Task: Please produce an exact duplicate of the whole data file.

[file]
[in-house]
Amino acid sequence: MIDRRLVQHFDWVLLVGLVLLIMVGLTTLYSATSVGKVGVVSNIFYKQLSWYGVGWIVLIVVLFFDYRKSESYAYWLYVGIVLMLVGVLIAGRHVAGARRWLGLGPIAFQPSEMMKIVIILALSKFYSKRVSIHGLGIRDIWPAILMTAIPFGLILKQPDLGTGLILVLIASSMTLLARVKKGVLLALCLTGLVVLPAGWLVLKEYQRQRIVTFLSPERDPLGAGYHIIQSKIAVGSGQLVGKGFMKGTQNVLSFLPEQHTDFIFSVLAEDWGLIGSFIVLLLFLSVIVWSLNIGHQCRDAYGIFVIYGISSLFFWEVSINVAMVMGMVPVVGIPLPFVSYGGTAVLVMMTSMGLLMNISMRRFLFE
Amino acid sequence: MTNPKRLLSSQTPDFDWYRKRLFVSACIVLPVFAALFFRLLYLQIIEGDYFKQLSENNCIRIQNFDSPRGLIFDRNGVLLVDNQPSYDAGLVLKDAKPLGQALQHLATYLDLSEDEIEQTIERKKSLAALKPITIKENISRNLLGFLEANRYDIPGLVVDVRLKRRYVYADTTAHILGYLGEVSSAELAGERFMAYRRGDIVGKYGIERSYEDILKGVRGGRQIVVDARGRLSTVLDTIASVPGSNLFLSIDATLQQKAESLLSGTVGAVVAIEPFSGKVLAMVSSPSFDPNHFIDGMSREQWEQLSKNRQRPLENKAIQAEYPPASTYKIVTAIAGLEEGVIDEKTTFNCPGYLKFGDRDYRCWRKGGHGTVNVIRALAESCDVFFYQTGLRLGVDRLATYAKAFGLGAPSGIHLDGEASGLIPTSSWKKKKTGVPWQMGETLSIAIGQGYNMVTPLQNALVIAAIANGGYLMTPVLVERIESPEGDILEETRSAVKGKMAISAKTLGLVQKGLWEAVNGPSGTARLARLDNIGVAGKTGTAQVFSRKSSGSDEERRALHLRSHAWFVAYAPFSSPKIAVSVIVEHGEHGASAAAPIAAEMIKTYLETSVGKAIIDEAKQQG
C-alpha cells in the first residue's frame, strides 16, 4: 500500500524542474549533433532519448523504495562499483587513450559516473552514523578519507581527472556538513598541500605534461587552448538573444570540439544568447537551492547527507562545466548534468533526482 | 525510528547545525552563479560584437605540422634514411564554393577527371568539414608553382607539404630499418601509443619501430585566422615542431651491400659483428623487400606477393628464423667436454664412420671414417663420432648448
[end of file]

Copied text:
[in-house]
Amino acid sequence: MIDRRLVQHFDWVLLVGLVLLIMVGLTTLYSATSVGKVGVVSNIFYKQLSWYGVGWIVLIVVLFFDYRKSESYAYWLYVGIVLMLVGVLIAGRHVAGARRWLGLGPIAFQPSEMMKIVIILALSKFYSKRVSIHGLGIRDIWPAILMTAIPFGLILKQPDLGTGLILVLIASSMTLLARVKKGVLLALCLTGLVVLPAGWLVLKEYQRQRIVTFLSPERDPLGAGYHIIQSKIAVGSGQLVGKGFMKGTQNVLSFLPEQHTDFIFSVLAEDWGLIGSFIVLLLFLSVIVWSLNIGHQCRDAYGIFVIYGISSLFFWEVSINVAMVMGMVPVVGIPLPFVSYGGTAVLVMMTSMGLLMNISMRRFLFE
Amino acid sequence: MTNPKRLLSSQTPDFDWYRKRLFVSACIVLPVFAALFFRLLYLQIIEGDYFKQLSENNCIRIQNFDSPRGLIFDRNGVLLVDNQPSYDAGLVLKDAKPLGQALQHLATYLDLSEDEIEQTIERKKSLAALKPITIKENISRNLLGFLEANRYDIPGLVVDVRLKRRYVYADTTAHILGYLGEVSSAELAGERFMAYRRGDIVGKYGIERSYEDILKGVRGGRQIVVDARGRLSTVLDTIASVPGSNLFLSIDATLQQKAESLLSGTVGAVVAIEPFSGKVLAMVSSPSFDPNHFIDGMSREQWEQLSKNRQRPLENKAIQAEYPPASTYKIVTAIAGLEEGVIDEKTTFNCPGYLKFGDRDYRCWRKGGHGTVNVIRALAESCDVFFYQTGLRLGVDRLATYAKAFGLGAPSGIHLDGEASGLIPTSSWKKKKTGVPWQMGETLSIAIGQGYNMVTPLQNALVIAAIANGGYLMTPVLVERIESPEGDILEETRSAVKGKMAISAKTLGLVQKGLWEAVNGPSGTARLARLDNIGVAGKTGTAQVFSRKSSGSDEERRALHLRSHAWFVAYAPFSSPKIAVSVIVEHGEHGASAAAPIAAEMIKTYLETSVGKAIIDEAKQQG
C-alpha cells in the first residue's frame, strides 16, 4: 500500500524542474549533433532519448523504495562499483587513450559516473552514523578519507581527472556538513598541500605534461587552448538573444570540439544568447537551492547527507562545466548534468533526482 | 525510528547545525552563479560584437605540422634514411564554393577527371568539414608553382607539404630499418601509443619501430585566422615542431651491400659483428623487400606477393628464423667436454664412420671414417663420432648448